Bestselling author Subroto Bagchi’s latest book offers 30 tips on effective selling, narrated in the form of short stories and interviews. Here are some key takeaways.
Effective and sustained selling is a key part of every organisation’s journey. From prospecting and pitching to deals and de-risking, this book offers a wealth of advice and experiences for businesses.
Subroto Bagchi co-founded Mindtree in 1999; his earlier IT services startup was Project21. He is the author of a number of business books, including The Elephant Catchers: Key lessons for breakthrough growth (see my book review), and now serves as Chairman of the Odisha Skill Development Authority.
Subroto’s latest book is Sell: The Art, The Science, The Witchcraft. The sprinkling of Hindi and Bengali in the short anecdotes and interviews would particularly appeal to Indian readers, but the lessons are global in nature. The context is largely the B2B setting of an IT services firm. But if you are looking for strategy maps, workflows, or checklists for sales, this is not the book for you.
See also my book review of Daniel Pink’s To Sell is Human: The Surprising Truth about Moving Others, which spells out six principles for effective sales: attunement, buoyancy, clarity, pitch, improvise, and serve. The books Let the Story Do the Work (Esther Choy) and The Storyteller’s Secret (Carmine Gallo) describe the use of storytelling techniques for entrepreneur pitches.
Here are my 14 clusters of takeaways from the book; the stories behind each tip in the book make for an entertaining read and bring out the human side of business interactions.
“Selling is no longer a profession in itself. It is a key component for professional success in every field,” Subroto begins. No matter what sector you are in, you will at some point need to make your view points heard, forge consensus, and gather formal commitment.
Unfortunately, sales is sometimes seen as an act of invasion, conmanship, or vested interest, Subroto observes. Good persuasive professionals have empathy, optimism, energy, resilience, resourcefulness, and persistence. “Sales is a definitive persuasion with an end goal,” Subroto defines.
“Selling is not a pushy, winner-take-all, macho act. It is an empathy-led, process-driven, knowledge-intensive discipline. Because, in the end, people buy from people,” he says. Selling is part art, part science, and part witchcraft.
Timing, confidence, character judgement, and emotional sensing are an art. The science of selling derives from neuroscience, imaging, and psychology; it also extends to machine learning in CRM, as seen in Amazon’s sales recommendations. The best sales experts or druids also have witchcraft or magic, and are able to deliver the seemingly impossible by almost casting a spell, Subroto explains.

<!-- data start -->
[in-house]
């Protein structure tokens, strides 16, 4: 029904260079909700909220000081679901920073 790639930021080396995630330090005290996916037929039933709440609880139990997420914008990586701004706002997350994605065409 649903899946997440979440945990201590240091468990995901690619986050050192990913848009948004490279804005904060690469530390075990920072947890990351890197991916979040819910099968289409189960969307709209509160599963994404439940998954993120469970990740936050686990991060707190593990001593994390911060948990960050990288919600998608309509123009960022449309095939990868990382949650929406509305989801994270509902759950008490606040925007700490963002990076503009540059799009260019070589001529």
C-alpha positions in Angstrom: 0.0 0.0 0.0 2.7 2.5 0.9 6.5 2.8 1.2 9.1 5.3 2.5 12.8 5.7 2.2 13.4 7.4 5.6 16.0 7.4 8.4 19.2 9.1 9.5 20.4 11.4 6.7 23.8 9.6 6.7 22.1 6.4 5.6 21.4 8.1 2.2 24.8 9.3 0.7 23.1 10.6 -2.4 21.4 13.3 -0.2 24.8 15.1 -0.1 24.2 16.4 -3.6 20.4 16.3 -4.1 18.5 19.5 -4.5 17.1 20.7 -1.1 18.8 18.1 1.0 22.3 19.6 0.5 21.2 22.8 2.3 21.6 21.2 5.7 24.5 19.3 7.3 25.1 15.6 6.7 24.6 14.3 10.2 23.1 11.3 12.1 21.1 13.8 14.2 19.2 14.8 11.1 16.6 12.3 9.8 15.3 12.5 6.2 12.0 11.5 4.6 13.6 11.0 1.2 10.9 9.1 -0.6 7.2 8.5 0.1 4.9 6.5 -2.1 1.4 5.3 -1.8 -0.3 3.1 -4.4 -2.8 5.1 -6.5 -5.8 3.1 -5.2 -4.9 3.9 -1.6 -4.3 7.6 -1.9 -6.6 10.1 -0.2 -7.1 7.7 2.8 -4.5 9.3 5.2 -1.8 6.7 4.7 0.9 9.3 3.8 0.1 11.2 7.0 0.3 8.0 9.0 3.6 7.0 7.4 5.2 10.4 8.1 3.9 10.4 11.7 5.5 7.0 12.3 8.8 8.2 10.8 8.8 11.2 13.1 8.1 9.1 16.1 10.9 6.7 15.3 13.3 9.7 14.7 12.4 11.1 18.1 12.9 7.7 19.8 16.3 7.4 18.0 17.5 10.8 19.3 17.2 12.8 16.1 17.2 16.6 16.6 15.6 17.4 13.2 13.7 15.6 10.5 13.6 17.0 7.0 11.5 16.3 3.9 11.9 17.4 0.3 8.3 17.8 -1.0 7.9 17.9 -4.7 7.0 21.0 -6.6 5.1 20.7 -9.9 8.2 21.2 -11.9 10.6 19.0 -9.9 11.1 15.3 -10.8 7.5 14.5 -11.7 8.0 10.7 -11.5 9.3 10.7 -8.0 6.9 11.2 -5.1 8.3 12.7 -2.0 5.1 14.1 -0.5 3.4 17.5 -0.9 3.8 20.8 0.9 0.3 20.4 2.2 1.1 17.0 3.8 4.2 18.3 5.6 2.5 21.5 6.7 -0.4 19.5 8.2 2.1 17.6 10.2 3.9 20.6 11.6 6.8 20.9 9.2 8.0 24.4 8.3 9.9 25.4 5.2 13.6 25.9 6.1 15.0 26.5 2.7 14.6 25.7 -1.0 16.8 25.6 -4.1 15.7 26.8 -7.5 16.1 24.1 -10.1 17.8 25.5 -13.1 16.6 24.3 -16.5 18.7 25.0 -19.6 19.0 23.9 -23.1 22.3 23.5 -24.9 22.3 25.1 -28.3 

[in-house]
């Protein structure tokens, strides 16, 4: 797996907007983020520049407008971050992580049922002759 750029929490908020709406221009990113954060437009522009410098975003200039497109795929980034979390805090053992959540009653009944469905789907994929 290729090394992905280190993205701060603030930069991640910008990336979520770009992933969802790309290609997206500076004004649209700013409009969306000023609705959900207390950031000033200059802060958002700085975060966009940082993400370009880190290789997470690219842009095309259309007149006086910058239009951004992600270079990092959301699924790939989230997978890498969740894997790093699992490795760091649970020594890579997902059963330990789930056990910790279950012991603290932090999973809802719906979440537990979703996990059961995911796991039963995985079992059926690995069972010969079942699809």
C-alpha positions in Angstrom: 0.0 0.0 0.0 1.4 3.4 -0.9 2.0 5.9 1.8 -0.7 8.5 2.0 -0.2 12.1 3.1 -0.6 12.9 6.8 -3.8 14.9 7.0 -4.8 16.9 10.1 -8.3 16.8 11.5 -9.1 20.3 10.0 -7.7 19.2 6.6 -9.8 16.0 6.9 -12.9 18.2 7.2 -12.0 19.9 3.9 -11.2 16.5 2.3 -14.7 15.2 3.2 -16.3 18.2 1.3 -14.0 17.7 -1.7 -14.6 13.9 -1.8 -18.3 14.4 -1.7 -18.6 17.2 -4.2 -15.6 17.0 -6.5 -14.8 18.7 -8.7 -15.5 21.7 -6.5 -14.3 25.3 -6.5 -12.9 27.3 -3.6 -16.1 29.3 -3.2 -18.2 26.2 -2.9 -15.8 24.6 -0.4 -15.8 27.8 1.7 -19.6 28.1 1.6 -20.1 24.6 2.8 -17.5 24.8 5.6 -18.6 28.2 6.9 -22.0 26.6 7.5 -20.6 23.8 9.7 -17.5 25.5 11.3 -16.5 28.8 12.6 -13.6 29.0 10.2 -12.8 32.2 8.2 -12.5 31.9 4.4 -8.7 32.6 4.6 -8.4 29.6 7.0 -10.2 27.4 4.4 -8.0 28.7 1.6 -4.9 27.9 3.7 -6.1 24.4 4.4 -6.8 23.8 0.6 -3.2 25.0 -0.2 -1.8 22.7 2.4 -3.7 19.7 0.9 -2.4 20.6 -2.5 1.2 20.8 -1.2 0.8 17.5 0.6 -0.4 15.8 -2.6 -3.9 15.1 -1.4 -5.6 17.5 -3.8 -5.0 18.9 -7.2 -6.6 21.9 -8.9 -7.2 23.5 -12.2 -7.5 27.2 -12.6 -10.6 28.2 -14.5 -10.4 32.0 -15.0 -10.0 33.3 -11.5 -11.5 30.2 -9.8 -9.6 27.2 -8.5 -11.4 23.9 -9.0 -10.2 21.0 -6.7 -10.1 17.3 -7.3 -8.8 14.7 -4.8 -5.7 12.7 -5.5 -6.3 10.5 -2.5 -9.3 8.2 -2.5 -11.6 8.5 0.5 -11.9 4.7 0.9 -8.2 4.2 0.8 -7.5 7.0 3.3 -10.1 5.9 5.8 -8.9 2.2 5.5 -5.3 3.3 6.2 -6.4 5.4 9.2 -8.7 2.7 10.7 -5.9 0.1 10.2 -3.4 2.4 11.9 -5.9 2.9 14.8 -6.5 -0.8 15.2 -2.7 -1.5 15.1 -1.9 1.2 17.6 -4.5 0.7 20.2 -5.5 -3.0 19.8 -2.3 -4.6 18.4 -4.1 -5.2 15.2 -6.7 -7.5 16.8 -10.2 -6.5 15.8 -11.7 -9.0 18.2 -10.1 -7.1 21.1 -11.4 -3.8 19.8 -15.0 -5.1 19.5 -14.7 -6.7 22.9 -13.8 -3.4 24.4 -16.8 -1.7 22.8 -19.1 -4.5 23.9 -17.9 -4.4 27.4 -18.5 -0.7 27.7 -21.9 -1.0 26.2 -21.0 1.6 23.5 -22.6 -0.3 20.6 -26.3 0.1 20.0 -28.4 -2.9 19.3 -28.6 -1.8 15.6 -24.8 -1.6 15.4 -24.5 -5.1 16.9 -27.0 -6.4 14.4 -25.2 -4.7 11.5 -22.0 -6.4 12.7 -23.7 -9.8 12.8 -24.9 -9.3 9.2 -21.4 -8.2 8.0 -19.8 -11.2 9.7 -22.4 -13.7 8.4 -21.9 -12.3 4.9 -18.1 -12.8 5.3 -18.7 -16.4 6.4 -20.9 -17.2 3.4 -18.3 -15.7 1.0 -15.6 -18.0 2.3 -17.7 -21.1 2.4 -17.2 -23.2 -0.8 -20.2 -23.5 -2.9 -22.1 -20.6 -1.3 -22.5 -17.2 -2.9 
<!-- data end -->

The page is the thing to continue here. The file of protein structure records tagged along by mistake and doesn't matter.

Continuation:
Persuasion has elements of advice in it, not just victory. It involves sensing, respect, alignment, suspension of judgement, enquiry, and perspective. For sales professionals, it helps to have broad networks in various spheres to widen a sense of perspective and be able to connect to higher purposes.
The journey of the sales process is also as exciting and fulfilling as the outcome. Prospecting can lead to new and unanticipated possibilities. In his early days of selling computers, Subroto would get insights about local businesses from hotel managers and chartered accountants; in his Wipro days, he would reach out to NRI associations during sales trips to the US.
“Many sales people settle down in their careers and gradually lose the ability to prospect,” cautions Subroto. “But the best salespeople never give up prospecting and cold calling because the process keeps their spirit of enquiry alive,” he explains.
Start by casting a wide net, then narrow down whom to pitch to – and whom to avoid. One hilarious chapter describes how not to waste time or energy on those who are the great giver of homework (endless proofs of concept), patron saint of thought leadership (smart but not business savvy), and permanent prospect (never closes deals).
“You need to cut through the maze and locate the real prospects,” says Subroto. This requires sharp observation and good judgement of roles, character, career track, competence, expertise, influence, and authority.
Sales professionals should go beyond logical facts and genuinely have the confidence that their offering adds business value beyond its production cost. “Your product must mean the world to you. If you cannot get yourself to be proud of it, do not sell it,” cautions Subroto.
This belief should be reinforced with the story of the brand and its values. For example, Marriott’s strong product promise is internalised by all its hotel staff. Starbucks sells not just coffee but the whole experience of a neighbourhood gathering place which is respectful to its employees and supports environmental causes such as the Rainforest Alliance.
Focus not just on the product features but how it meets the customer’s organisational culture and aspirations, and those of the customer’s customers. How can your sale increase their brand value?
Technology and sales are now global domains, and it helps to be aware of admirable business values in corporate cultures around the world. For instance, Swedes value inclusion, environmental sustainability, empowerment, diversity and equality – how many of these are reflected in your own team in your sales interaction with them?
Sales teams should co-create the solution with the customer, by bringing not just technology but value and excitement. Risk assessment should be realistic, and care and concern should be used in case there are errors like delivery delay. The deal doesn’t end with a signed contract; the customer also wants to know who the implementing project manager will be.
Communication should be clear, visual and well timed. Some sales professionals advise sending introductory emails not on Monday mornings, but on weekends or in the evening, when the decision makers are under less pressure.
Digital media has changed the way sales is done, in terms of inbound, outbound and background activities. The buyers have much more information than before, about tech trends, product performance, and sales professionals’ profiles.